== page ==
Out of thin air, rows of clouds formed in a long line, streaking over the main channels of Chesapeake and Delaware bays, almost as if hand-painted.Pretty cool. Pun noticed, if not intended.
The fast-flowing streams of clouds made for a stunning scene on weather satellite imagery. But how did this spectacle occur? Take Arctic air, and blow it over a long fetch of warm water, and you manufacture clouds.
It began with the record-setting frigid air pouring over the relatively mild waters of these bays — setting up a critical contrast for cloud formation. Air temperatures were in the 20s and 30s, whereas the bay waters were in the mid-50s. The warm air at the water’s surface, less dense than cold air rushing over it, was then able to rise, cool and condense into clouds.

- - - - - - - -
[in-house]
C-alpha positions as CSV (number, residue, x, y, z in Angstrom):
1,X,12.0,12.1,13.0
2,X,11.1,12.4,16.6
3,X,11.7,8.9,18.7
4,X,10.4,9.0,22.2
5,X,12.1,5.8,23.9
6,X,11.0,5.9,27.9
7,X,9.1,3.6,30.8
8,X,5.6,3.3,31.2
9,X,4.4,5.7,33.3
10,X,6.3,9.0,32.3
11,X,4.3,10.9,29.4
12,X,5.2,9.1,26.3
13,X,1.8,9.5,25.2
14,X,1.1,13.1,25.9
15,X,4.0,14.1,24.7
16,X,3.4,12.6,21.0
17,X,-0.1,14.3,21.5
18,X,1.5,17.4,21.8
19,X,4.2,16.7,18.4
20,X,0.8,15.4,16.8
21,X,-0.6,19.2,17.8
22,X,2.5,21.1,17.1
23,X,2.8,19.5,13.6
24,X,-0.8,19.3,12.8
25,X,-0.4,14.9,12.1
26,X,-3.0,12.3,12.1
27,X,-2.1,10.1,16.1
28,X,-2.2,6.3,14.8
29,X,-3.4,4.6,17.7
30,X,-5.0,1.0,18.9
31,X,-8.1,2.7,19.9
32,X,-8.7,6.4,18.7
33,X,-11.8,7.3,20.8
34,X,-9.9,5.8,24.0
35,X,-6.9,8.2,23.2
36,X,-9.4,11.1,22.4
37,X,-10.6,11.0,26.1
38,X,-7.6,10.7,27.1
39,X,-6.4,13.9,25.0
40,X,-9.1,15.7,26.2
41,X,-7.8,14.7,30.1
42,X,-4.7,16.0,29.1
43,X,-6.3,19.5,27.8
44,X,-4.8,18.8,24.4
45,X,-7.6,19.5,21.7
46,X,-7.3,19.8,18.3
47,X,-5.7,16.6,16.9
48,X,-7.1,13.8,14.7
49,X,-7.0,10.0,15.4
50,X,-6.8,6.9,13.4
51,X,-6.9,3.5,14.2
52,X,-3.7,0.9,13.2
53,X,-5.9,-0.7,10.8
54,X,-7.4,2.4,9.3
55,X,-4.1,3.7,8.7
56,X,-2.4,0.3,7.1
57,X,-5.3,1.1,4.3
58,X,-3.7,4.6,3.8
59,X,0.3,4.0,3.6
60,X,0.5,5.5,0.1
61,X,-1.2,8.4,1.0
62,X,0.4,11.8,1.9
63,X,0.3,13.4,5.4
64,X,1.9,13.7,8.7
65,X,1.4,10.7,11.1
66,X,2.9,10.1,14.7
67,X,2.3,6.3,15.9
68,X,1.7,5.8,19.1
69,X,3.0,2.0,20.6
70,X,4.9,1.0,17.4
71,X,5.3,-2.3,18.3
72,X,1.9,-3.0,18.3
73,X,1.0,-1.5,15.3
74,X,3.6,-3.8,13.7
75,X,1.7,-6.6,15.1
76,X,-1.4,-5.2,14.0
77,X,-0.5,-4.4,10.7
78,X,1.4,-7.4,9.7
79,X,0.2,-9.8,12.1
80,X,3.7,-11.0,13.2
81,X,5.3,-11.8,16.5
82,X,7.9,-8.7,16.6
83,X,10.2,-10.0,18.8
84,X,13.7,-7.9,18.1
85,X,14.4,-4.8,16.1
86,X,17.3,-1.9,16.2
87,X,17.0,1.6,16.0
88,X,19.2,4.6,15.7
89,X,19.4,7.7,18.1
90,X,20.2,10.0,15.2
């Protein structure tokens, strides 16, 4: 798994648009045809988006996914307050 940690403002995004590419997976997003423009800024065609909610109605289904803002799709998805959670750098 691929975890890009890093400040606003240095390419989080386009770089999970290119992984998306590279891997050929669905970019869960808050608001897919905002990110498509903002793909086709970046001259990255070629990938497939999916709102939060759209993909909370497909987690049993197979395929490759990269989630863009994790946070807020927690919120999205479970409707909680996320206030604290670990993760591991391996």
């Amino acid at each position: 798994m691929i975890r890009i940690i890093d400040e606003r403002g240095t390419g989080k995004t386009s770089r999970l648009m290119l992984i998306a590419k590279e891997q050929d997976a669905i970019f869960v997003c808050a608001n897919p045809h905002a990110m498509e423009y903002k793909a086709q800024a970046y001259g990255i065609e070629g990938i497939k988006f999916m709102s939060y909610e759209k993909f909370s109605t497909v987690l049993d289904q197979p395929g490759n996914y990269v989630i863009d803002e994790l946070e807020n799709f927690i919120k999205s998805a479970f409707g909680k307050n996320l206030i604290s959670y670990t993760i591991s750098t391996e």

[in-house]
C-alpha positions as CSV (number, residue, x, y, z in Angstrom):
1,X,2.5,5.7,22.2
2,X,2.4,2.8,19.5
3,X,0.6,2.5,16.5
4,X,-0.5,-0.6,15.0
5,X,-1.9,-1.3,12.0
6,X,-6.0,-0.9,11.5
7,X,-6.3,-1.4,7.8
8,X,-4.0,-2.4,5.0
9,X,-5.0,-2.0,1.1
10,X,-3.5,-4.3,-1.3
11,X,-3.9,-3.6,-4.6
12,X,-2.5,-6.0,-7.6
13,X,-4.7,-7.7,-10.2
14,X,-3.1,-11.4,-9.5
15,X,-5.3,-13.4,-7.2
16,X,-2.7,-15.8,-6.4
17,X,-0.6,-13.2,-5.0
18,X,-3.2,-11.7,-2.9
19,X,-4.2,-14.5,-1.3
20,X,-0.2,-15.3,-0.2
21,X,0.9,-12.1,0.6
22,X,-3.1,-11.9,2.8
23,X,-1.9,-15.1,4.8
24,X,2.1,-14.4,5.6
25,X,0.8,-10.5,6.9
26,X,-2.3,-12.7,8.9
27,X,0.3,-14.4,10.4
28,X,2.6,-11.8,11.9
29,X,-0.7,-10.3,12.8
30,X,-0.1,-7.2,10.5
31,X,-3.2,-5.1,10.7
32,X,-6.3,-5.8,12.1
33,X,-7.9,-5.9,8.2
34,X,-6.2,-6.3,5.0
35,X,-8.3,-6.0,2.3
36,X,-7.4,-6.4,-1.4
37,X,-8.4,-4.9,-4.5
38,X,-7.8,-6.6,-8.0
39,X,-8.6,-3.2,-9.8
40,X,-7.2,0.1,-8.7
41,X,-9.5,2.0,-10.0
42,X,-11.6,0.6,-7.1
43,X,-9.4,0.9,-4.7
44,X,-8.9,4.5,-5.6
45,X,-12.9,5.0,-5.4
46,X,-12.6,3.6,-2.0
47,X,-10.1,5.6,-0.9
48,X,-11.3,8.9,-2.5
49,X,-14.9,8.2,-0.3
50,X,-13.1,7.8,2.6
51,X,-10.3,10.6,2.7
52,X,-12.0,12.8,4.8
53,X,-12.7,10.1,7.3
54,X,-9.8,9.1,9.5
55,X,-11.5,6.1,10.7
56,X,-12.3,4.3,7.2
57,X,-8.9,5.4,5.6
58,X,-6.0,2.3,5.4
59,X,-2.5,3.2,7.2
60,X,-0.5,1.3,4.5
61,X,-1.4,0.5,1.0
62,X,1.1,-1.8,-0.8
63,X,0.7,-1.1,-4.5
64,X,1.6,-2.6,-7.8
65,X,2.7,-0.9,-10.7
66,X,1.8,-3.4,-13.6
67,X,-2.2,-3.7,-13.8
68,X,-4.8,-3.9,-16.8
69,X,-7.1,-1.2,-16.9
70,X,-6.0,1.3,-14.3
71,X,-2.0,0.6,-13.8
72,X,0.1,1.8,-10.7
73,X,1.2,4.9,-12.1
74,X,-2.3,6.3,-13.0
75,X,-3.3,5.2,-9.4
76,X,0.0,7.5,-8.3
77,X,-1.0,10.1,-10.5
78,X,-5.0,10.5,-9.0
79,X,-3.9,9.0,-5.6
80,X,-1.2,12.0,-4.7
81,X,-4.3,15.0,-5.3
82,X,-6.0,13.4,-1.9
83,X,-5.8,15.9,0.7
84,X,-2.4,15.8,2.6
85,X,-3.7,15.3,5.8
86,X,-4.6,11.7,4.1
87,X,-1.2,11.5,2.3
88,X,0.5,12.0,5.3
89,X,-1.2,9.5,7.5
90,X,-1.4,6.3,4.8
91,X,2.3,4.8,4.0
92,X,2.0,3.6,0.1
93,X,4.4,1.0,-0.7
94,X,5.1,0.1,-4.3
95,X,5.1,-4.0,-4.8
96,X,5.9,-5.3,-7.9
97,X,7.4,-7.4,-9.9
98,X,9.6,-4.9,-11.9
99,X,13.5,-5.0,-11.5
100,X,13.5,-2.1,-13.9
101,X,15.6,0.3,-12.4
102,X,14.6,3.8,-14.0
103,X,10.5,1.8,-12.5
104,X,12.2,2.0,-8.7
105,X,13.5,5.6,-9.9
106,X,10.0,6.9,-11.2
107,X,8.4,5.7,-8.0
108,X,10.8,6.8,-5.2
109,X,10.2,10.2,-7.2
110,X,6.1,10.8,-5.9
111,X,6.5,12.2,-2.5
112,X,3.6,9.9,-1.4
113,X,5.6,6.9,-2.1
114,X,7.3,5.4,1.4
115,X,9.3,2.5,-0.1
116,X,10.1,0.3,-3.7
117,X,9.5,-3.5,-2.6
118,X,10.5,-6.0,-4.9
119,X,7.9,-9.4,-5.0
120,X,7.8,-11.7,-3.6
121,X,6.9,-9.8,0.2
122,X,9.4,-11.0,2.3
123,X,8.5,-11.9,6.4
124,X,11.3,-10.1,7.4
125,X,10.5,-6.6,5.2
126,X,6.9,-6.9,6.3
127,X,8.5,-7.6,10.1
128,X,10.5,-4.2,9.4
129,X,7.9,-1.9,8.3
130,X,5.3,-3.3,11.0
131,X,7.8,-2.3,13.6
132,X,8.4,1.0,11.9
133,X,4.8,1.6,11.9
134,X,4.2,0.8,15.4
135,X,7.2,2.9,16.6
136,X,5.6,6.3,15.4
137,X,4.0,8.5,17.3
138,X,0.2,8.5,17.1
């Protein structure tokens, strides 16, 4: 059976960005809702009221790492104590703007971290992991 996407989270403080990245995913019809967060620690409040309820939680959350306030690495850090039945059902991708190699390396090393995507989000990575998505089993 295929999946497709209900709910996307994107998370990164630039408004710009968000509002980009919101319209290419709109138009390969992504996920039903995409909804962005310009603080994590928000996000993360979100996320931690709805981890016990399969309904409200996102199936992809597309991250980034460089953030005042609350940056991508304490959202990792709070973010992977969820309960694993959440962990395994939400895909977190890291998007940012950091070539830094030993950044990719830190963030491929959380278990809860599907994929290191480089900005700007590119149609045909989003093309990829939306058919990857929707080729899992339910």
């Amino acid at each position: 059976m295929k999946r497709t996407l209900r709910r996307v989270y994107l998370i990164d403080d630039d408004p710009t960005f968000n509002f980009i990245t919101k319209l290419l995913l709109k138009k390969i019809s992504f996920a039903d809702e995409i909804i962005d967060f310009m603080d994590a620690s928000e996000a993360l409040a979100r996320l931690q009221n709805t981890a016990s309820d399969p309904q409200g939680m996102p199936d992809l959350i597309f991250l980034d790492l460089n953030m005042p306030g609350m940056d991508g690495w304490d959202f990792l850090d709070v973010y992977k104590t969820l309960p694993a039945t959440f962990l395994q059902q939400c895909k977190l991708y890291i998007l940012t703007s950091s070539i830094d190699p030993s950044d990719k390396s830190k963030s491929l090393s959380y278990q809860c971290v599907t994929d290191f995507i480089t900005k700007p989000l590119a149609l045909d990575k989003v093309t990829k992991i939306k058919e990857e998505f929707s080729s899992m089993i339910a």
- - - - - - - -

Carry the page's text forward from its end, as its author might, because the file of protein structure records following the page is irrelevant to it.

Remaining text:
But for the clouds to line up along the entire lengths of both bays, which is somewhat rare, the cold air had to enter at just the right angle and pass over the water for a sufficiently long distance to give clouds time to form.
Friday, November 15, 2019
Bay Effect Clouds
A cool video by way of WaPoo, How the Chesapeake Bay became a cloud-making factory Wednesday